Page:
The American justice system is rockin’ the suburbs

Let me tell y’all what it’s like 
Being male, middle class and white 
It’s a bitch, if you don’t believe,
Listen up to my new cd, shamone

–Ben Folds, “Rockin’ the Suburbs”

First off, I apologise to Mr. Folds for using his song about nu metal bands in a blog post about racism.

A common meme in the political systems is that “racism is over”, because Barack Obama was elected in 2012. It’s pretty patently bullshit, though, because Obama is subject to a lot of racist shit that Bush, Clinton, Reagan, et cetera, did not receive as President, and it’s all sugar-coated in the guise of “I’m just asking questions” or “I’m just a concerned citizen”. Take a look at the birth certificate conspiracy theories, for example. Where are the people demanding Romney’s birth certificate? When you consider that the only other President to have received such questions was Chester A. Arthur, who was a) born close to the border and b) was Irish by descent (and therefore, the argument goes, Catholic, a political suicide in the 1800s), it’s seen in a different light. It runs through American conservatism, where the patriarchy of straight cis white Christian men must be upheld: look at their erasure of the Civil War and the Civil Rights Movement as racial conflicts, which they claim was about “state’s rights”, when it was about keeping the black population as second class citizens. Continue reading “The American justice system is rockin’ the suburbs”

Transgender health in Leeds: An addendum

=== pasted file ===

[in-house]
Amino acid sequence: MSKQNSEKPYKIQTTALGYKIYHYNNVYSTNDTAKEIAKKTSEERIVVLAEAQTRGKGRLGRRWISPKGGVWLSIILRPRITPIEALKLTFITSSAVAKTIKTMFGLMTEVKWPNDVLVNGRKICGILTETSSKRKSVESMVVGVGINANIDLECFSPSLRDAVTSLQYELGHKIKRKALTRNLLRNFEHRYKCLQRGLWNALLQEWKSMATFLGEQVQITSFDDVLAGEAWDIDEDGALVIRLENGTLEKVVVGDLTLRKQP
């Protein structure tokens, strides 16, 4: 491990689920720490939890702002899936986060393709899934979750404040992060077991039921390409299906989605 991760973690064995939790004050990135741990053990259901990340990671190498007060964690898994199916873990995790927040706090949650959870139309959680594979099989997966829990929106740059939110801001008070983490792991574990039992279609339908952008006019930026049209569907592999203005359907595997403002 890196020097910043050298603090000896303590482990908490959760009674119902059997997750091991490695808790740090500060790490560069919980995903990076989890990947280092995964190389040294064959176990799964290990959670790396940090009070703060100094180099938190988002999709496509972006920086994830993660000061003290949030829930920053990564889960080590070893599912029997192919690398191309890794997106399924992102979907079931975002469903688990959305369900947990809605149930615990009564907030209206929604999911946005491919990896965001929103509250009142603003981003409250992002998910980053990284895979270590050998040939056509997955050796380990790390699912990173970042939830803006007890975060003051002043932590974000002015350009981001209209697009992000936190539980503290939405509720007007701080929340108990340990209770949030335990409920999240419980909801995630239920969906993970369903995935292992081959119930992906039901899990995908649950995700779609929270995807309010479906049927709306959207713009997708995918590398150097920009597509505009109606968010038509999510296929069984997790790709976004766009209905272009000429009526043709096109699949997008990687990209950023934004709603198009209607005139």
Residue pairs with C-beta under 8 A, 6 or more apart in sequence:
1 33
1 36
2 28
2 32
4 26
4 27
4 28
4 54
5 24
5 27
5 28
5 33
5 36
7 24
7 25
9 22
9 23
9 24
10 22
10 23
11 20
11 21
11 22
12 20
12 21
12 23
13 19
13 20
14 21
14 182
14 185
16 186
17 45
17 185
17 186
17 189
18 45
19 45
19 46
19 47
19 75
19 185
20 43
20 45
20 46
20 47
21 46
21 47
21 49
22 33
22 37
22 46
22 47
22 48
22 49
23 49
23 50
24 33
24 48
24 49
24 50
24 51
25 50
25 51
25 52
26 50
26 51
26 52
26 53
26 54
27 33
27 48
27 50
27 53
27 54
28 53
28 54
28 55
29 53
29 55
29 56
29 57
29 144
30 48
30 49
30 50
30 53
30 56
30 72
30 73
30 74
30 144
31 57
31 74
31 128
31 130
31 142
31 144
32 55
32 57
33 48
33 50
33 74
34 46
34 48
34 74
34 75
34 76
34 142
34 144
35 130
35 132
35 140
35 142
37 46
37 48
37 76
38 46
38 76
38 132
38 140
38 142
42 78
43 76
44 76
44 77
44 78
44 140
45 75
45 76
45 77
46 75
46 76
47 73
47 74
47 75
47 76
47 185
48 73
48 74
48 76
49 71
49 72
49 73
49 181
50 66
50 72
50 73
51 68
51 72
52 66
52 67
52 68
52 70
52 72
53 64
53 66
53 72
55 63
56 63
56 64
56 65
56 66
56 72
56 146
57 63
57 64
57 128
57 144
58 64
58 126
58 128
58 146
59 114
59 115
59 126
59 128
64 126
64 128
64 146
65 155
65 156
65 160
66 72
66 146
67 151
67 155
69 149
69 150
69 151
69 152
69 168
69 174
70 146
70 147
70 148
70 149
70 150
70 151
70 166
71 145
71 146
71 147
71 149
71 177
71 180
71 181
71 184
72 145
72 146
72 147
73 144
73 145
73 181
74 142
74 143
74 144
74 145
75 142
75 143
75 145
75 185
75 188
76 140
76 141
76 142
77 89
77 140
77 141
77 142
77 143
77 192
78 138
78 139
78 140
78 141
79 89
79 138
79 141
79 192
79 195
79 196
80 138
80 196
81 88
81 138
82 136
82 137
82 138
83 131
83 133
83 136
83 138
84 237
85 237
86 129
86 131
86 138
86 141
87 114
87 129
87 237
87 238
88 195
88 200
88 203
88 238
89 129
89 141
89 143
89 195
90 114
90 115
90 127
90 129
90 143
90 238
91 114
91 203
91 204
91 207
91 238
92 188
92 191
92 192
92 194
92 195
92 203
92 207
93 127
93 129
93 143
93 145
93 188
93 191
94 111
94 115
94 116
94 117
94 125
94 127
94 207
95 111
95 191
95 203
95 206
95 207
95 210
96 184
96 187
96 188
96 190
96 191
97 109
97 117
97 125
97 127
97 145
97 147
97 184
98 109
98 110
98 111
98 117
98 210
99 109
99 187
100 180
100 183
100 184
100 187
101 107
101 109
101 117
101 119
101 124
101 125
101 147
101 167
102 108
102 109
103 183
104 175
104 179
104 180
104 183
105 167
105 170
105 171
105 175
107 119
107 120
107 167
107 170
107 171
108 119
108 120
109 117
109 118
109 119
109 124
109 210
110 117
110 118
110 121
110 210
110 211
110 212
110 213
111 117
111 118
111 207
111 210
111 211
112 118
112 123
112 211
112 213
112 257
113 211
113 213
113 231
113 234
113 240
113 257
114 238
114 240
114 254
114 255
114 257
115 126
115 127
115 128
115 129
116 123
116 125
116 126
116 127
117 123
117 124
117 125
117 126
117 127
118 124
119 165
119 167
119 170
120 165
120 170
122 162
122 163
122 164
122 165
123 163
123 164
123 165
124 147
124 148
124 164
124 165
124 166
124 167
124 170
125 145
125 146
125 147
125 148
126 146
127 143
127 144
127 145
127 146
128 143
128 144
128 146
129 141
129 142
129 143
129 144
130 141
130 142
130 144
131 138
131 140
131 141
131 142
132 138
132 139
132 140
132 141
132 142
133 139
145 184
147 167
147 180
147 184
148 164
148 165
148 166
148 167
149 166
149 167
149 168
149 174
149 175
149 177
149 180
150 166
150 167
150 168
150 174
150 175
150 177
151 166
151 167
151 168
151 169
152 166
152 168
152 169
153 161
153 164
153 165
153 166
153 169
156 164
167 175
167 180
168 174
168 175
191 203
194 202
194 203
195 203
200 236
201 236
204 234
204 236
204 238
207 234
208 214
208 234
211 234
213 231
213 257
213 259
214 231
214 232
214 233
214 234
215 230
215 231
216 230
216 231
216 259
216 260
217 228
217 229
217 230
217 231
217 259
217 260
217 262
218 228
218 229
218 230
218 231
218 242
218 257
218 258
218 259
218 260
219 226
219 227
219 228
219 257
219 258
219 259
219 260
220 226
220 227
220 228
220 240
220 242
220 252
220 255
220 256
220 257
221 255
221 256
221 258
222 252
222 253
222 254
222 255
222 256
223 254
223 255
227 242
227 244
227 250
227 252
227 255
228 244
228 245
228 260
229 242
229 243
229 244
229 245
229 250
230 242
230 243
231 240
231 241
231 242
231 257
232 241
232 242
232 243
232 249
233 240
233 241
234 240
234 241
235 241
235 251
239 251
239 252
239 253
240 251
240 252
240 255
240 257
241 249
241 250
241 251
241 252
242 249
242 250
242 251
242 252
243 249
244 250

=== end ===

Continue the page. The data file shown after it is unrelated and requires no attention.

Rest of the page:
Last month I wrote a post about the state of transgender health in the NHS in Leeds. However, I realise that the post, written from the perspective of a cisgender ally, misses out the most important aspect of all: the transgender perspective. I hence asked on the LUU LGBT Society’s group page for said perspective, which kind of confirmed what I thought: that the doctors at the student medical practice are really accepting of a person’s trans status, but it’s lagging in some areas: the lack of publicity and literature in the student practice, a lack of support groups, and a perceived slowness in the NHS (although that may just be the NHS’s inertia, and not just limited to transgender health).

That said, other than the lack of awareness of these issues, I’m left with a slightly higher opinion of how Leeds treats trans people. Anyone who knows me personally knows that I don’t shut up about LGBT issues, and, of the people I know (although, given the circles I associate with, this may be skewed), nearly all of them are trans-positive. Especially the university’s LGBT society, who are absolutely brilliant. I did go back to the GP the other day, though, and there isn’t any literature I could find on gender issues, but, again, it may just be inertia. I hope that, even with the NHS changes coming through, that trans people will get better treatment (as it does needs to improved), and not worse over time. I personally think it will.

Transgender people and NHS Leeds

Just a short post, based on something I came across today while waiting for an appointment at the GP’s today. As you would, while waiting for the appointment I had a flick through some of the leaflets on display, and one of the leaflets was rather conspicuous in what was – or was not – present: Continue reading “Transgender people and NHS Leeds”